The DIMACS Special Focus on Bridging Continuous and Discrete Optimization is part of the DIMACS/Simons Collaboration on Bridging Continuous and Discrete Optimization, a Research Coordination Network led by DIMACS and the Simons Institute for the Theory of Computing to advance both the foundations and practical capabilities of optimization algorithms and methods.
Optimization capabilities touch our everyday lives through more efficient supply chains, better traffic management, more secure power grids, and a host of other important applications. In the short history of the field of mathematical optimization, advances in underlying theory, practical implementation, and raw computing power have brought us from solving linear programs with a few hundred variables to those with more than a million. Widely available general-purpose solvers make sophisticated tools for linear, integer, and nonlinear programming broadly accessible to practitioners. New applications, particularly those stemming from machine learning and data science, are now challenging the field with issues related to uncertainty, scale, speed, and complexity. The field is meeting these challenges with innovative new methods improving performance guarantees that had stood for decades. Many of these innovations bring together ideas from both continuous and discrete optimization.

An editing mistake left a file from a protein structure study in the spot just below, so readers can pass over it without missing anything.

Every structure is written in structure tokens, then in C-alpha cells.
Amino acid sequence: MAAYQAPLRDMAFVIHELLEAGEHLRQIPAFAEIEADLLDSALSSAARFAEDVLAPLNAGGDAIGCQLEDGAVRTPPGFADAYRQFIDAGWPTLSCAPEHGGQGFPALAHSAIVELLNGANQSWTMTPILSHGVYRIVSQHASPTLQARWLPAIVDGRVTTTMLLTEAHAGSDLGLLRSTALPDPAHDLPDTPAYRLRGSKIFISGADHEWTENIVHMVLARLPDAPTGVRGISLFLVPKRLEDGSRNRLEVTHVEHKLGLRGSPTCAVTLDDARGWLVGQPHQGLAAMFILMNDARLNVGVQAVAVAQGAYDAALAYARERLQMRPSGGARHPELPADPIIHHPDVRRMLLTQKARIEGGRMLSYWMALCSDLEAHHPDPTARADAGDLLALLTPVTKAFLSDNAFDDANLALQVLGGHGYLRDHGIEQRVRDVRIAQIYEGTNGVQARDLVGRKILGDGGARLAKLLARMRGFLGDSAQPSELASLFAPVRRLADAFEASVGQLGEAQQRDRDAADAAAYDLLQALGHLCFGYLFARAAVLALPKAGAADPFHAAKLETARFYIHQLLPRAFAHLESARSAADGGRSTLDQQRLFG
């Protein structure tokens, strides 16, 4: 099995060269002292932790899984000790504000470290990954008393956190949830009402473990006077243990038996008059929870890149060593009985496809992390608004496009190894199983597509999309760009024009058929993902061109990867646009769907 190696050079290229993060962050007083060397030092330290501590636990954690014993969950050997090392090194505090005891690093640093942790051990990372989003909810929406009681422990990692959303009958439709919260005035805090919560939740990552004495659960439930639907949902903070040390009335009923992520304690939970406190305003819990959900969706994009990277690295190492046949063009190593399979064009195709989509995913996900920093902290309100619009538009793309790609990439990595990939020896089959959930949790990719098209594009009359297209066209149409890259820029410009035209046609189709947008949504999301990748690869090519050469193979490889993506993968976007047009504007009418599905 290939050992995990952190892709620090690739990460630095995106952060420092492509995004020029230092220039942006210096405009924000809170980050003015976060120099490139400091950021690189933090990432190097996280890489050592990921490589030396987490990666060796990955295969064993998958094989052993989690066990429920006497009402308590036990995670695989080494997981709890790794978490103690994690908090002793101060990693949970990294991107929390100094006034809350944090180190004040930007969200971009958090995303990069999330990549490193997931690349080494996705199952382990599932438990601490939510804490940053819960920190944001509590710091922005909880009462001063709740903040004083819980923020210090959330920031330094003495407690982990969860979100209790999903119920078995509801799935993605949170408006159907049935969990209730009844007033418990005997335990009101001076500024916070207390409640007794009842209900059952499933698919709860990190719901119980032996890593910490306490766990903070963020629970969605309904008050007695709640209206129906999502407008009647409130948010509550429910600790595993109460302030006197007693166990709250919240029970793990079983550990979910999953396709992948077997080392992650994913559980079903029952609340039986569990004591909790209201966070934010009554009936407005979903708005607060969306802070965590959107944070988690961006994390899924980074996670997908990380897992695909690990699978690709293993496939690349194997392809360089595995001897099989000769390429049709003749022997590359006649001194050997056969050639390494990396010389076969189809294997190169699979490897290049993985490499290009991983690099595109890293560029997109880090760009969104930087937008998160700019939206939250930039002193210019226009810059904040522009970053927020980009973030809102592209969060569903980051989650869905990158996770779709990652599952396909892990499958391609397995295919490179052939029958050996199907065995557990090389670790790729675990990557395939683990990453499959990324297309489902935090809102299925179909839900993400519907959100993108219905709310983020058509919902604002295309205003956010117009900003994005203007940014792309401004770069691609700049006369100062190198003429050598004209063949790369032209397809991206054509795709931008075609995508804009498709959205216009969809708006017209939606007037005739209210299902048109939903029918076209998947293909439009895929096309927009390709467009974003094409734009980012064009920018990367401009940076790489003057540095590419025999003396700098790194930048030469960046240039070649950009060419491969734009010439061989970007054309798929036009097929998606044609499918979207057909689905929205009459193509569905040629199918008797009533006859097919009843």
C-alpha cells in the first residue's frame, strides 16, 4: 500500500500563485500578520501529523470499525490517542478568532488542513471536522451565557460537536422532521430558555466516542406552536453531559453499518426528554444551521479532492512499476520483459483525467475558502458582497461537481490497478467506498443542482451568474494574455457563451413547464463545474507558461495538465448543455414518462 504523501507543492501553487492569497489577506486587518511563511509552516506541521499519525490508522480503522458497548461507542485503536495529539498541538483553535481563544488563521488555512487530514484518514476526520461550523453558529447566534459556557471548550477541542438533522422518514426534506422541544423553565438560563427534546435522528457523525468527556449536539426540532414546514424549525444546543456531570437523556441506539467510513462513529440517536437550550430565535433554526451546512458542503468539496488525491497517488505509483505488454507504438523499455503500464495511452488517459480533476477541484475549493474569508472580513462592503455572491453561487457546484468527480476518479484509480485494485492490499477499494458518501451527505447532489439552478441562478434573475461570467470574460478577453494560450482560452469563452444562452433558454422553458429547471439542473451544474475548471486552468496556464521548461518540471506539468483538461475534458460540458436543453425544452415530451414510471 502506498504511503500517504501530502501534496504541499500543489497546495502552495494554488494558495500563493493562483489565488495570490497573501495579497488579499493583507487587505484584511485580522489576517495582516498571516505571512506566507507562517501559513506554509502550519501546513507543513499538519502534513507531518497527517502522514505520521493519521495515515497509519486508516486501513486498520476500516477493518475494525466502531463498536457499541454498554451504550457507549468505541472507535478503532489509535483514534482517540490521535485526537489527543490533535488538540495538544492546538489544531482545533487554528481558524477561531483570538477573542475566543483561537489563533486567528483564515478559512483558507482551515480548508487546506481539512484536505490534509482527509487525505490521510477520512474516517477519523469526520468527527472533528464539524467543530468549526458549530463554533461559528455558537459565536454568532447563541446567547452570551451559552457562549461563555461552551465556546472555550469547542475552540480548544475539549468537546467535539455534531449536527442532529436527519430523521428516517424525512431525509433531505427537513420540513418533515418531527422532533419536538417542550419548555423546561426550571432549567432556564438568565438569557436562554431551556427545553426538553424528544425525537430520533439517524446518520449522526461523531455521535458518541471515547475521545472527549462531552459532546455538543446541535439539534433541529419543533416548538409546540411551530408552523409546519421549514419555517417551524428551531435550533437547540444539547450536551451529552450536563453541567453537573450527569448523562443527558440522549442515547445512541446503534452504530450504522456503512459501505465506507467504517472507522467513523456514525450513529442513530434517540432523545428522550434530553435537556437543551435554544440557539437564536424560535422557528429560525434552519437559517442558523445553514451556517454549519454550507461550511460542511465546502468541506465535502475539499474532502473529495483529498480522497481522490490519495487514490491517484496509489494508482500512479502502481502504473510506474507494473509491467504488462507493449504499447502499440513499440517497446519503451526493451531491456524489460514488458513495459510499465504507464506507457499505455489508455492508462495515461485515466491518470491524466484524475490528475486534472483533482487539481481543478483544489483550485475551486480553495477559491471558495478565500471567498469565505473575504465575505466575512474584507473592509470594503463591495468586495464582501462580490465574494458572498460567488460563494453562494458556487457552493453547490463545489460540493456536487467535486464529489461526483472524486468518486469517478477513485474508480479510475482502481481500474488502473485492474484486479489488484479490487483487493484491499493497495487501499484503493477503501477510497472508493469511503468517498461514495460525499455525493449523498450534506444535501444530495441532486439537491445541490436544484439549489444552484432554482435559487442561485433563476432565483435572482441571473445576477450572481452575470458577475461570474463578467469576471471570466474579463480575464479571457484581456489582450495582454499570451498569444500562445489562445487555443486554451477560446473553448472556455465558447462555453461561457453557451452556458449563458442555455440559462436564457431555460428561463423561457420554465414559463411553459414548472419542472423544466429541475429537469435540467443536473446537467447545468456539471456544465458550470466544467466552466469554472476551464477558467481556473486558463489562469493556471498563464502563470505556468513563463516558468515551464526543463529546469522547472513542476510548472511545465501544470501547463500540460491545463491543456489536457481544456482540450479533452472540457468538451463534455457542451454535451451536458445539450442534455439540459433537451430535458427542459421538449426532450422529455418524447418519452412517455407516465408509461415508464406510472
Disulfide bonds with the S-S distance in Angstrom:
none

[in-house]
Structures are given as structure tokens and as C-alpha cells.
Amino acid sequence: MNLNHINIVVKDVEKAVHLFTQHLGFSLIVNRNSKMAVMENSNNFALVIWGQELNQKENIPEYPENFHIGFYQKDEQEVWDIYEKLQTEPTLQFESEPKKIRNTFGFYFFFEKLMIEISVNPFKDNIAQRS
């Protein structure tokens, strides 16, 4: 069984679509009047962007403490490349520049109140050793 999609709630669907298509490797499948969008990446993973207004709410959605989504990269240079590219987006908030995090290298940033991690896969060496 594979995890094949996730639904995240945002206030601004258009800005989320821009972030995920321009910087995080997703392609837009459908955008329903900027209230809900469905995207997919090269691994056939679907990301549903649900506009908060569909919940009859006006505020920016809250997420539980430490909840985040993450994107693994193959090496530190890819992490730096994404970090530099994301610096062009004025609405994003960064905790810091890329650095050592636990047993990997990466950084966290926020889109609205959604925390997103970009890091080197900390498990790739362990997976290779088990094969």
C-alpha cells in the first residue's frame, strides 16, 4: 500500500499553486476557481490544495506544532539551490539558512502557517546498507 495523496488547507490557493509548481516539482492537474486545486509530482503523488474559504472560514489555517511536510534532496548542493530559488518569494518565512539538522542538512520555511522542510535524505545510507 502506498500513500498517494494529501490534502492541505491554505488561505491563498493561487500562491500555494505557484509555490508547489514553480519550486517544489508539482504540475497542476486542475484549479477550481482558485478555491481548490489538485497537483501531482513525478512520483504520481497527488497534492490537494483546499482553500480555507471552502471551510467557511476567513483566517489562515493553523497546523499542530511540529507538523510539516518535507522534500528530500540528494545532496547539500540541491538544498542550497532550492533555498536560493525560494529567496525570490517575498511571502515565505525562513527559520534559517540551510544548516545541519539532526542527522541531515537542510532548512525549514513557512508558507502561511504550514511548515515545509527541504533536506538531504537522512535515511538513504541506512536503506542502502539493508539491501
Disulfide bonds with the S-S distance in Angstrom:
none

Historically, continuous and discrete optimization have followed largely distinct trajectories and drawn inspiration from different branches of mathematics. The study of discrete optimization is most closely associated with discrete mathematics and theoretical computer science, while continuous optimization is rooted in the well-developed mathematical theory of convex analysis and geometry. Despite their different perspectives, the interplay between discrete and continuous optimization has been and continues to be mutually beneficial. In the last decade, partly stimulated by the growth of machine learning and by the proliferation of massive datasets, new areas of research have emerged at the interface of continuous and discrete optimization and the flow between them is increasing. This expanded interface has already led to a number of breakthroughs in both areas, and the increasing pace of activity suggests that the time is right to accelerate progress by stimulating collaboration across the many communities of optimization.
The activities of the special focus will bring together computer scientists, mathematicians, operations researchers, engineers, statisticians, and algorithm developers with the aim of advancing the theoretiacl foundations and the practical performance of optimization methods in challenging real settings. The special focus will involve a large number of people in various scientific communities and expose them to new ideas, new problems, and new opportunities for collaboration.